Yantai - combining legacy and vibrancy along Shandong’s northern coast
"Smoke Tower" (yan tai), a curious name for one of China's most charming, most fascinating and certainly a very interesting city. Shandong Peninsula’s exposed coastline was targeted by 14th century pirate attacks. Beacon towers erected on hills warned of impending danger. Yantai’s former tower, protected by a small temple, remains today atop a delightful forest park (yantaishan) but now dominated by a tall, working lighthouse - the iconic symbol of this city strategically located where waters of the Bohai Gulf and Yellow Sea merge close to the Korean Peninsula and indeed Japan.
Although a small hill, Yantaishan is a tranquil coastal park with a truly commanding location. Looking north the view is of a vast modern port. Dominated by "Taisun" the world’s largest gantry crane crane at Yantai CIMC Raffles shipyard, there is constant movement and activity from large ‘roll on-roll off’ ferries connecting with Dalian; bulk carriers transporting minerals; smaller vessels connecting nearby populated islands.
The park with its rocky coastline and garden landscape, popular for wedding photography, is also an historic learning experience. It is home to some of China’s finest and best maintained western-style villas. In 1861 Yantai opened to international commerce as a treaty port. Seventeen nations quickly established consulates with several including Britain, US and Denmark setting up on Yantaishan. Although no longer functioning diplomatically, the villas remain, serving as traditional teahouses or museums documenting this period in Yantai’s history. A replica of Copenhagen’s "Little Mermaid" rests in the former Danish Consulate’s garden.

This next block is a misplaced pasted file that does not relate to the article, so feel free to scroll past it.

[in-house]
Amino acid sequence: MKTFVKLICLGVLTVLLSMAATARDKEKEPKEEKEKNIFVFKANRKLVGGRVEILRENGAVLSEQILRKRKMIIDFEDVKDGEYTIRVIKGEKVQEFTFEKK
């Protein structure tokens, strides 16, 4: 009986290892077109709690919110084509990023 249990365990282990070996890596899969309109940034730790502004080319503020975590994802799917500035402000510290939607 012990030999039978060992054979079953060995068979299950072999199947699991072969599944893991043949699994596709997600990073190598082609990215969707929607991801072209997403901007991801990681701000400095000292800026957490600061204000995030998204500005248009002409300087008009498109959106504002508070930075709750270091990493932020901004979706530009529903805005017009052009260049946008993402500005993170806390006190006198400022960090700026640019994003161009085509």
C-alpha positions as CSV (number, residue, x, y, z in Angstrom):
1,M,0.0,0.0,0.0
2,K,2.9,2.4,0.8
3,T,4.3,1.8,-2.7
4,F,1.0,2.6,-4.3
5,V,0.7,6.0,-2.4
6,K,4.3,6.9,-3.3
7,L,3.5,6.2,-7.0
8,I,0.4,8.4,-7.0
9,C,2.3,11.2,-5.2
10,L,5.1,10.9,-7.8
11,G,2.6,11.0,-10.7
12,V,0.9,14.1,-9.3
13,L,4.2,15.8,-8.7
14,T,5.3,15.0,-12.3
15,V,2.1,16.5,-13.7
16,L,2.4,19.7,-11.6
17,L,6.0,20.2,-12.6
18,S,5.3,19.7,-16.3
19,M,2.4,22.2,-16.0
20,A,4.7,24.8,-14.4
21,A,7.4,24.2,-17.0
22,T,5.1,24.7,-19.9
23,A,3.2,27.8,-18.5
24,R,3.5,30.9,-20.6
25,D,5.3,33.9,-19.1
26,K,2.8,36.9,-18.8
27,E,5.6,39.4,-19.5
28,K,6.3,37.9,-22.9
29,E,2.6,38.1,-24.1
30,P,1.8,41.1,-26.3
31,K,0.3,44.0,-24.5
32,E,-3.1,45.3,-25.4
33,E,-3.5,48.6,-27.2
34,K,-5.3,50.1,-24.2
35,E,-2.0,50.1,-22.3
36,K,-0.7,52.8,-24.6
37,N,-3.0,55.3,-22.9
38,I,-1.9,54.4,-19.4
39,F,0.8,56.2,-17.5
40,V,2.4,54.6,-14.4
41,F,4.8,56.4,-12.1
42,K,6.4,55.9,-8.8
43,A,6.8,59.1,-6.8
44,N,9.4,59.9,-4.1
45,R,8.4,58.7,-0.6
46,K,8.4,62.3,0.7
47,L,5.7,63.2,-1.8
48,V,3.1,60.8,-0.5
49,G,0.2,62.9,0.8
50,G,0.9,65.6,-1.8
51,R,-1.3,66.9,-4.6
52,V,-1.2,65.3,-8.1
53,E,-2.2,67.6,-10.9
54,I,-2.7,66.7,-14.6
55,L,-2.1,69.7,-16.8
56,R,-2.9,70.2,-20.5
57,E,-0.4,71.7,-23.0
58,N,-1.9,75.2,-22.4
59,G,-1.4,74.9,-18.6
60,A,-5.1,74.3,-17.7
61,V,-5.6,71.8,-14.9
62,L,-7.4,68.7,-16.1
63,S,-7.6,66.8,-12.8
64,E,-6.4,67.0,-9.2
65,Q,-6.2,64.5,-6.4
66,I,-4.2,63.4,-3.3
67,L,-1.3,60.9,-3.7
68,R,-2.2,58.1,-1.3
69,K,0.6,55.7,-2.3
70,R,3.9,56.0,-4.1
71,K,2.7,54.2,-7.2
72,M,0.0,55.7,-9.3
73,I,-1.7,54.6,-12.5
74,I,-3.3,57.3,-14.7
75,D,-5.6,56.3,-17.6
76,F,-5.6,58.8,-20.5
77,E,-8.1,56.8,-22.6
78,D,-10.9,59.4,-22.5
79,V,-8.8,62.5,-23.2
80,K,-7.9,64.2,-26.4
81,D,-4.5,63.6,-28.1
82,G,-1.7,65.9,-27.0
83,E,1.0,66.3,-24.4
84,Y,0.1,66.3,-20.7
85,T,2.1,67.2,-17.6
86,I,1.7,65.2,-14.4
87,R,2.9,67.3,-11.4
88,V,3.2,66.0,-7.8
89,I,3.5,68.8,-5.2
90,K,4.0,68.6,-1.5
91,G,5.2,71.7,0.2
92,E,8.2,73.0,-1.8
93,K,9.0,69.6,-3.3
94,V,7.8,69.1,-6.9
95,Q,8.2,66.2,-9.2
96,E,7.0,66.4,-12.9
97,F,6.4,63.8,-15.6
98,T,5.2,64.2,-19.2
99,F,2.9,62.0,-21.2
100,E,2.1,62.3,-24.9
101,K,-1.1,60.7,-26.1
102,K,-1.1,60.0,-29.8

The 1861 harbor with its original buildings and dockside paraphernalia can still be visited although today it is a yachting marina. However some of the city’s traditional maritime functions continue beyond the marina towards the railway station. Yantai remains a prominent fishing port with daily, timeless scenes of fisherfolk unloading sacks of shell creatures harvested from rocky offshore islands. Seafood markets bustle every morning with fresh catches. Stunning shells and conches sell from stalls at popular tourist locations. With easy access to abundant marine harvests, Yantai offers its own version of the Shandong’s fine cuisine experience.
Although Yantai was a ‘treaty port’ it did not have "foreign concession" areas such as Shanghai. It was known as "Chefoo" a name still present as "Zhifu" district. Originally a small close-knit town, the maze of surviving narrow alleys between Yantaishan and the early harbor are fascinating to explore. A wealth of domestic structures intermingle alongside more westernized architecture. Iron-balconied 19th/early 20th century apartments rise above stone-stepped hilly lanes reminiscent of Europe. Outside small low rise courtyards sprawled fishing gear reminds of the maritime heritage.